scan()

The scan linq operator returns a new linq operator that contains the same number of elements as the initial collection where the N-th element of the results is the aggregation of given 'operation' performed on the first N elements of the initial collection. The 'operation' parameter should be a commutative binary operation (e.g., addition, multiplication, etc.).

The scan operator will throw an exception if the operation is not given.

That is the technical explanation--but what does the scan operator really do?

Say that you have an array of integers that you want to add together:

var arr = [1, 2, 3, 4, 5];
You might write an imperative function to sum the numbers:

function sumArray(arr)
{
    var total = 0;
    
    for (var i = 0; i < arr.length; i++)
    {
        total += arr[i];
    }
    
    return total;
}
Executing this function on the array would give you the correct answer of 15. But now let's say that you wanted to see the intermediate results of the executing the loop in the function; that is:

Loop Variable, i Value of arr[i] Value of 'total'
0 1 1
1 2 3 (i.e., 1 + 2}
2 3 6 (i.e., 1 + 2 + 3)
3 4 10 (i.e., 1 + 2 + 3 + 4)
4 5 15 (i.e., 1 + 2 + 3 + 4 + 5)

If you used the scan operator on the initial array:

// results = [1, 3, 6, 10, 15]
var results = $linq(arr).scan("(x, y) => x + y").toArray();
Then, the results would be the same as the third column of the table--the value of the 'total' variable with each iteration of the for loop in the sumArray function.

prescan()

The prescan linq operator returns a new linq operator that contains the same number of elements as the initial collection where the N-th element of the results is the aggregation of given 'operation' performed on the first (N-1) elements of the initial collection, except for the first element of the results, which will be set to the value of the 'identity' parameter. The 'operation' parameter should be a commutative binary operation (e.g., addition, multiplication, etc.).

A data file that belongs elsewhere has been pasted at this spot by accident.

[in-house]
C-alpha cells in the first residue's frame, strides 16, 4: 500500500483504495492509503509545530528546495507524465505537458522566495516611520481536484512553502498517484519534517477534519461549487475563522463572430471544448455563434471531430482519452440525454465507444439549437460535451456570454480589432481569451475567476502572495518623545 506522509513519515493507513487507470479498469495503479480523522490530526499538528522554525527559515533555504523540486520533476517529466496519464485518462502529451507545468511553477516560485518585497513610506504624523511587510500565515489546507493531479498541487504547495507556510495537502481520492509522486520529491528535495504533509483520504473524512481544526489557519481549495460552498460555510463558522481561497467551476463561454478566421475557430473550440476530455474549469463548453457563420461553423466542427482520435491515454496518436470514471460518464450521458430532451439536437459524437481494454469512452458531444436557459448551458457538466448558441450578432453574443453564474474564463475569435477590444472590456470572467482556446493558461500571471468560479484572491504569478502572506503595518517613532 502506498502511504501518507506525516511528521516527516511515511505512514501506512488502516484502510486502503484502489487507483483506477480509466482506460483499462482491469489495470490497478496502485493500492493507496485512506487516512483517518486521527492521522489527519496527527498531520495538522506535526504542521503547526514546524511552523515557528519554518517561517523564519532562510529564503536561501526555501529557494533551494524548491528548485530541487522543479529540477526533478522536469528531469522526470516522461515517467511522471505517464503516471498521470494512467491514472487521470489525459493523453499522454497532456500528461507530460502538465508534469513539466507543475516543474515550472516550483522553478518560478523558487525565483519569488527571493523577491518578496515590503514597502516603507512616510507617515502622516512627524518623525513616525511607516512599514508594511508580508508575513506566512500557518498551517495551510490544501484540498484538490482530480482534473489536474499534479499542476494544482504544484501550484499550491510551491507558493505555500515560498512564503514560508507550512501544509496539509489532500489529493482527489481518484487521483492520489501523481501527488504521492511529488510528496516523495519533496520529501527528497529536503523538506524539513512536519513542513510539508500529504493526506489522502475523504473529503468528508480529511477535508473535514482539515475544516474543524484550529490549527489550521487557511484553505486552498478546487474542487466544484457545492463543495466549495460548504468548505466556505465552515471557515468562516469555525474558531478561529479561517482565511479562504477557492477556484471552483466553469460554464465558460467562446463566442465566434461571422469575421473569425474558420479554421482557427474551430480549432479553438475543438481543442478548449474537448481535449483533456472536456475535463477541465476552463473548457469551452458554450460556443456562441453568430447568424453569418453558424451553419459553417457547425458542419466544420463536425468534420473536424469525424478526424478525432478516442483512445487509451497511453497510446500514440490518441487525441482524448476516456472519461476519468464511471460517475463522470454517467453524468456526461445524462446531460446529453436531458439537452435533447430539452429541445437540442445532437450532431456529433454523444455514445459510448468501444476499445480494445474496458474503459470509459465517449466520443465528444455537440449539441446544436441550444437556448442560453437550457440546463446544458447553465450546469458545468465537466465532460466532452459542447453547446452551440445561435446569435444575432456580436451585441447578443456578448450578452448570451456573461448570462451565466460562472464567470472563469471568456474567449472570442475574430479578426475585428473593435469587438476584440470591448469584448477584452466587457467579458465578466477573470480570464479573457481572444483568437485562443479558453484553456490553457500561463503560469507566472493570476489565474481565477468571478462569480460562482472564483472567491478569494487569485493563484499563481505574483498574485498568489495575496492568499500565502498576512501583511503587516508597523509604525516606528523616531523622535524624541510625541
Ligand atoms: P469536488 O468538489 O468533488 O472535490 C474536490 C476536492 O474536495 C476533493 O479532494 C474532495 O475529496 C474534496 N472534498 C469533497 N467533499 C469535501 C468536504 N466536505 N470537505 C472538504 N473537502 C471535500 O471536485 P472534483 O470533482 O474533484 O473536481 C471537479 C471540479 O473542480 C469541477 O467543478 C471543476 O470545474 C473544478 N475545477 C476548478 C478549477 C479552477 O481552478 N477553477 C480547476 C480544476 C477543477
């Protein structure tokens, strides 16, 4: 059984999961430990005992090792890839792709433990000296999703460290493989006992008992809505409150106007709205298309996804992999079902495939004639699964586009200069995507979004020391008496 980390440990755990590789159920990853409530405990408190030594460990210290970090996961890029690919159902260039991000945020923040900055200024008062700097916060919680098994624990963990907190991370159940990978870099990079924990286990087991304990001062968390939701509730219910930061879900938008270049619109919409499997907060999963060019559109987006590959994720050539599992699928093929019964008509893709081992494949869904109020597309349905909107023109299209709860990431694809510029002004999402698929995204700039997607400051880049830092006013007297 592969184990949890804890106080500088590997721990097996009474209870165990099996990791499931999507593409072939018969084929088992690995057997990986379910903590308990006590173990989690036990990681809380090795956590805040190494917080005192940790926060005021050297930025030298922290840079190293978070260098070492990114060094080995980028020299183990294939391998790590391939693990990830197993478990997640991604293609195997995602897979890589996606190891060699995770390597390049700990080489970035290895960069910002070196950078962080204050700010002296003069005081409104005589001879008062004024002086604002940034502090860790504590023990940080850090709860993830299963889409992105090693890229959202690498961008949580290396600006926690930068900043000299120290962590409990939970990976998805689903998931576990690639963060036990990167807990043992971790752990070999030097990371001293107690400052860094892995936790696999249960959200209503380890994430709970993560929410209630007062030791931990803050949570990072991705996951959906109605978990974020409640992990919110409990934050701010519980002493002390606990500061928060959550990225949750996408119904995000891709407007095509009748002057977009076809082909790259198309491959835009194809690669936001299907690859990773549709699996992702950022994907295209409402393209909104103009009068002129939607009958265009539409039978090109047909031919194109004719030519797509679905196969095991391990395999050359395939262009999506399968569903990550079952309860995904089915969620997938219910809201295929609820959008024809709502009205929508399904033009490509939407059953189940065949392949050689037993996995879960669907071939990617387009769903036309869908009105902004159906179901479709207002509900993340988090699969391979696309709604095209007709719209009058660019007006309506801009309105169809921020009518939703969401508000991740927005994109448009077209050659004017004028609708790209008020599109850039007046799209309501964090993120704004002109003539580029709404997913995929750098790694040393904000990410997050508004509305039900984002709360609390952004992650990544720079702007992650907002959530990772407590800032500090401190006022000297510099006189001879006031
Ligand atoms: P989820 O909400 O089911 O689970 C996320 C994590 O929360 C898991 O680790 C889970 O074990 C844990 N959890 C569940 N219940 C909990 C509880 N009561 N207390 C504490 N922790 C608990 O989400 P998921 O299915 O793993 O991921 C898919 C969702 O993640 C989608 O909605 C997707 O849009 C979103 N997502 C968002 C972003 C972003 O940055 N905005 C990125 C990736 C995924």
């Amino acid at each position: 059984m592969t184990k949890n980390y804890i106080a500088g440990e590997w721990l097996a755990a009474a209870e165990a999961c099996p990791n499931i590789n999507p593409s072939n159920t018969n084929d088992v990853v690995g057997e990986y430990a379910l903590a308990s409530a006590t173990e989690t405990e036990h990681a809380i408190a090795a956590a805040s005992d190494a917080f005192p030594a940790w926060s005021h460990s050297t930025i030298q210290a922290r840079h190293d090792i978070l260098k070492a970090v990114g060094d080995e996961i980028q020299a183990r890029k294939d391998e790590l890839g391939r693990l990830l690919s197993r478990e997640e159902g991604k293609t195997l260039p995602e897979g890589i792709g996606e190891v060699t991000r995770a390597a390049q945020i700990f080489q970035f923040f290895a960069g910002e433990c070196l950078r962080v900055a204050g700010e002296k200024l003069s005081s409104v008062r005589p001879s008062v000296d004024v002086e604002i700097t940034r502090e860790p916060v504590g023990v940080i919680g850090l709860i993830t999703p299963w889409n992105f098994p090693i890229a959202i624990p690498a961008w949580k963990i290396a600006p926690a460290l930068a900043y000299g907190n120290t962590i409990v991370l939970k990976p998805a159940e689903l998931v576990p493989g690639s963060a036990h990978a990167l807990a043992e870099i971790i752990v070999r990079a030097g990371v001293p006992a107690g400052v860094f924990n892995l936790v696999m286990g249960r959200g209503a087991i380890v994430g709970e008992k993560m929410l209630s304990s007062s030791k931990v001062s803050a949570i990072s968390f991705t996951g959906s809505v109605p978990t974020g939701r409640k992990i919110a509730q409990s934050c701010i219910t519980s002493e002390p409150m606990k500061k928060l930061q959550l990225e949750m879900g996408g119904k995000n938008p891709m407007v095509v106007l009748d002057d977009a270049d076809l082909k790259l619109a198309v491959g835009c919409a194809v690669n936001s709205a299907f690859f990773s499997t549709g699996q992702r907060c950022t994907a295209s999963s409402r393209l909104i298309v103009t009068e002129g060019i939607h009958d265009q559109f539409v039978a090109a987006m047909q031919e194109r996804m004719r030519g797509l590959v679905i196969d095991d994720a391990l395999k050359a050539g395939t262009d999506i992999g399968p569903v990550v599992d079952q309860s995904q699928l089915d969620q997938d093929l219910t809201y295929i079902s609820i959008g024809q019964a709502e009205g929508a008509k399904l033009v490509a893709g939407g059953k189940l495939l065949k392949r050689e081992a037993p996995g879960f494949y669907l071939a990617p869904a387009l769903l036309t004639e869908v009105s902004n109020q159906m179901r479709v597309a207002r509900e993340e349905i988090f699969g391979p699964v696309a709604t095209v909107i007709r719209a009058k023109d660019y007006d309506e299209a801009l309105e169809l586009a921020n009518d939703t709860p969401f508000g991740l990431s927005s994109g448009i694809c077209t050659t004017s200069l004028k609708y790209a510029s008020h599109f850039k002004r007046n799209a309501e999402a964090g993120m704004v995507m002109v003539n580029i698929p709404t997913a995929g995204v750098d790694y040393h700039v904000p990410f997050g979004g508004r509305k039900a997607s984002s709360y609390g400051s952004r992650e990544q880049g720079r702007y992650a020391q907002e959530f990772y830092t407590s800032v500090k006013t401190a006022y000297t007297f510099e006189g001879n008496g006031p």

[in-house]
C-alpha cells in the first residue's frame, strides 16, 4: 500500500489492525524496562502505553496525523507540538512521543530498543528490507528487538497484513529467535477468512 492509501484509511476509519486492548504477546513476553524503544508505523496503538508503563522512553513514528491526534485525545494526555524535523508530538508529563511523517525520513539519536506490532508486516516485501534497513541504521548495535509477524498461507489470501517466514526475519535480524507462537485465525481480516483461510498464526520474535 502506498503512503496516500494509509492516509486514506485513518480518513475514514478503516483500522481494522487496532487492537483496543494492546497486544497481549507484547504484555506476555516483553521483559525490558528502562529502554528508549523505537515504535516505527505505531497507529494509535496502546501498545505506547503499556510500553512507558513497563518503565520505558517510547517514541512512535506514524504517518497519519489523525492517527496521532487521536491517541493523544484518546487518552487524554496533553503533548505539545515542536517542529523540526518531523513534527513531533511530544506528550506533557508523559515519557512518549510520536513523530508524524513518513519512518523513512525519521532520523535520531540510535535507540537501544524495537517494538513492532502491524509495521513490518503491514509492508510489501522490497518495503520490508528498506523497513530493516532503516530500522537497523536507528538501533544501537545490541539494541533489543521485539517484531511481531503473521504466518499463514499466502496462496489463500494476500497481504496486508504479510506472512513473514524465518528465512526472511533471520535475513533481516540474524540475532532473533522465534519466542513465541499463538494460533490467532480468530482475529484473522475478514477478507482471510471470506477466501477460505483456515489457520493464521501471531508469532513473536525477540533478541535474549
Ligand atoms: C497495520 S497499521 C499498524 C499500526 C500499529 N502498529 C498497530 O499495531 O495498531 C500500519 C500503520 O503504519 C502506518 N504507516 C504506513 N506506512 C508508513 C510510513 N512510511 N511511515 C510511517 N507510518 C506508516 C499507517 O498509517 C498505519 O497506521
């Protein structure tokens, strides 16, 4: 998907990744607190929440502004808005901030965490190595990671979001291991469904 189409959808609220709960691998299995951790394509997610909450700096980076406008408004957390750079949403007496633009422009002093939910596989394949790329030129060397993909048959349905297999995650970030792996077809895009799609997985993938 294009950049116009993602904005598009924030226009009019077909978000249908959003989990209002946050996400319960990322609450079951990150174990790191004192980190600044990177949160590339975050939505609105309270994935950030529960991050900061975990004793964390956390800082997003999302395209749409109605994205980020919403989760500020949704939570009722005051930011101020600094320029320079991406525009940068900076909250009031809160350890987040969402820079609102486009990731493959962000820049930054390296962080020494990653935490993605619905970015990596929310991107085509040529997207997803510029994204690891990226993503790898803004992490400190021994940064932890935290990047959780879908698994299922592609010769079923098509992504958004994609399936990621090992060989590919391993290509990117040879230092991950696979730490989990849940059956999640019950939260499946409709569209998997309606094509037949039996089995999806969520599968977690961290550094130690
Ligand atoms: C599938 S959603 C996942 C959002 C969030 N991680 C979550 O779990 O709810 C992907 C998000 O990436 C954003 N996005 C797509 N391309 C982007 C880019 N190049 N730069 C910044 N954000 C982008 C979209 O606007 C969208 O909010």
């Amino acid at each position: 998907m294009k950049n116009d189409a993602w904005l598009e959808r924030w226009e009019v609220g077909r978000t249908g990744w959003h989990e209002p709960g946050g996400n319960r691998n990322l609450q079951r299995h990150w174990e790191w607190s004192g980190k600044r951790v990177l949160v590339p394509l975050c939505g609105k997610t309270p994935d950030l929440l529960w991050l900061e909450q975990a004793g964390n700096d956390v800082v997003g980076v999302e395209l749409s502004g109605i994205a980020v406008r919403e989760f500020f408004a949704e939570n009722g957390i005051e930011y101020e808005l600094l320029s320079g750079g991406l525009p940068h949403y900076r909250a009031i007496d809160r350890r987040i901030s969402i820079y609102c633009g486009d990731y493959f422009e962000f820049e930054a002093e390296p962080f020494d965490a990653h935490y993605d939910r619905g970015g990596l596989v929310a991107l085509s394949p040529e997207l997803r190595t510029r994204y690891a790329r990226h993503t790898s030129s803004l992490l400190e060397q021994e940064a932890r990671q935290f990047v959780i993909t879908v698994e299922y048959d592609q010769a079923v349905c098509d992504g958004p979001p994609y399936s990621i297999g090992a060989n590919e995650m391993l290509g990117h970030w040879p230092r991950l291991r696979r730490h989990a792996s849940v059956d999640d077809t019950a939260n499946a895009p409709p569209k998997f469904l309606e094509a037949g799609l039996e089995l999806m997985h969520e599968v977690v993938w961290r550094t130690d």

So, what does the prescan operator really do?

Let's take the table from the example for the scan operator, above, and add another column:

Loop Variable, i Value of arr[i] Value of 'total' Value of 'total' before adding arr[i]
0 1 1 0
1 2 3 (i.e., 1 + 2} 1
2 3 6 (i.e., 1 + 2 + 3) 3 (i.e., 1 + 2)
3 4 10 (i.e., 1 + 2 + 3 + 4) 6 (i.e., 1 + 2 + 3)
4 5 15 (i.e., 1 + 2 + 3 + 4 + 5) 10 (i.e., 1 + 2 + 3 + 4)

If you used the prescan operator on the initial array:

// results = [0, 1, 3, 6, 10]
// Note: the second parameter of '0' is the initial value of the 'total' variable in the 
// loop of the sumArray function.
var results = $linq(arr).prescan("(x, y) => x + y", 0).toArray();
Then, the results would be the same as the fourth column of the table--the value of what to add to arr[i] for each iteration of the for loop in the sumArray function to get the corresponding scan element.

Incidentally, if you "zip" (using addition) the initial array with the prescan of the array, you get the same results as scan-ing the initial array.

var arr = [1, 2, 3, 4, 5];

// results1 = [0, 1, 3, 6, 10]
var results1 = $linq(arr).prescan("(x, y) => x + y", 0).toArray();

// results2 = [1, 3, 6, 10, 15]
var results2 = $linq(arr).zip(results1, "(x, y) => x + y").toArray();

// results3 = [1, 3, 6, 10, 15]
var results3 = $linq(arr).scan("(x, y) => x + y").toArray();

// results2 == results3

Last edited Dec 5, 2012 at 5:00 AM by battousai999, version 2